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I'm studying Fourier Series right now so I'm pretty new to most the concepts that come with it. I've practiced finding a function's Fourier Series so I think I can do that pretty well now but I'm still quite lost when it comes to proving convergence of a Fourier Series and especially questions that ask me to find the point where a Fourier Series converges.

I've looked online and in my notes but I just can't really understand it. What I've gathered so far is that for a Fourier series to be convergent we need to check for Piecewise Continuity? But again, I'm not quite sure what this means and how I can apply this.

This is more of a general question so I'm not sure if it's suitable to post here but I thought it was worth a shot since everywhere else doesn't really help much.

Any help would be much appreciated

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    $\begingroup$ Two handy things to keep in mind: the Fourier series of an $L^2$ function $f$ converges in the sense of $L^2$ to $f$. The Fourier series of a bounded variation function $f$ converges pointwise to the local average of $f$ everywhere. $\endgroup$
    – Ian
    May 3, 2021 at 15:41
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    $\begingroup$ @nicomezi Your statement of the Fejer theorem is definitely wrong: you need to Cesaro-sum the Fourier series rather than summing it in the usual way. $\endgroup$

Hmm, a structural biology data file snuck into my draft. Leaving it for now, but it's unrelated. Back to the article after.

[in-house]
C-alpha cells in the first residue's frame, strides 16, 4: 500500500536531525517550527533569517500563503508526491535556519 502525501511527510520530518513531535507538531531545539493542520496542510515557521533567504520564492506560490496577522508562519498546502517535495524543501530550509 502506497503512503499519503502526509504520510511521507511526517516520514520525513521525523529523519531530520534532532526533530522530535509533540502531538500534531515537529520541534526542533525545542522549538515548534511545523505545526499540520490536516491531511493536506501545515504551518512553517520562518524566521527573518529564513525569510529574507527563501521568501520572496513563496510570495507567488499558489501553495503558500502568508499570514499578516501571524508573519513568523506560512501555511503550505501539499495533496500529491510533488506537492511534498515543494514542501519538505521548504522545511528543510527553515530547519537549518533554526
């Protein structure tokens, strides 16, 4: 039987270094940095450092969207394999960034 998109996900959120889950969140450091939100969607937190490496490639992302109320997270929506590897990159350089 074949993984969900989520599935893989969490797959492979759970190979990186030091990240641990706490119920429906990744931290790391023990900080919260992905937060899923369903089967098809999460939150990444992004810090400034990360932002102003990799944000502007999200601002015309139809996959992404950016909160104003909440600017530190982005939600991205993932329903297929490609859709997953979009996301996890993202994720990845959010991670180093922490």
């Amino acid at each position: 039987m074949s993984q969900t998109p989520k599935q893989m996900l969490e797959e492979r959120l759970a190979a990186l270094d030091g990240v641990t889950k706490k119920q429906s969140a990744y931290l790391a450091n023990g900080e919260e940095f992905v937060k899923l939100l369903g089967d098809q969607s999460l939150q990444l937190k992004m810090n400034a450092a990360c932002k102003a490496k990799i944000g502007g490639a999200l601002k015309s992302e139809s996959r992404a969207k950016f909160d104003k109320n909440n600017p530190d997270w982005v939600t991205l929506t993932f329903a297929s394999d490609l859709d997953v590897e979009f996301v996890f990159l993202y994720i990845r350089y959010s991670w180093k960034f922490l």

– Ian
    May 3, 2021 at 15:41
  • $\begingroup$ Which statement ? :o) I tried to make some "global view" and by correcting me multiple times it ended up being completely false. @Ian $\endgroup$
    – nicomezi
    May 3, 2021 at 16:22
  • $\begingroup$ Have a look at Dirichlet theorem. $\endgroup$
    – nicomezi
    May 3, 2021 at 16:23
  • $\begingroup$ @nicomezi From your original comment the only problematic one was your claim that the Fejer theorem says the Fourier series of a continuous periodic function converges uniformly to it. The Fejer theorem says that when you Cesaro sum the series rather than summing it the normal way. Otherwise the comment was good. $\endgroup$
    – Ian
    May 3, 2021 at 16:25

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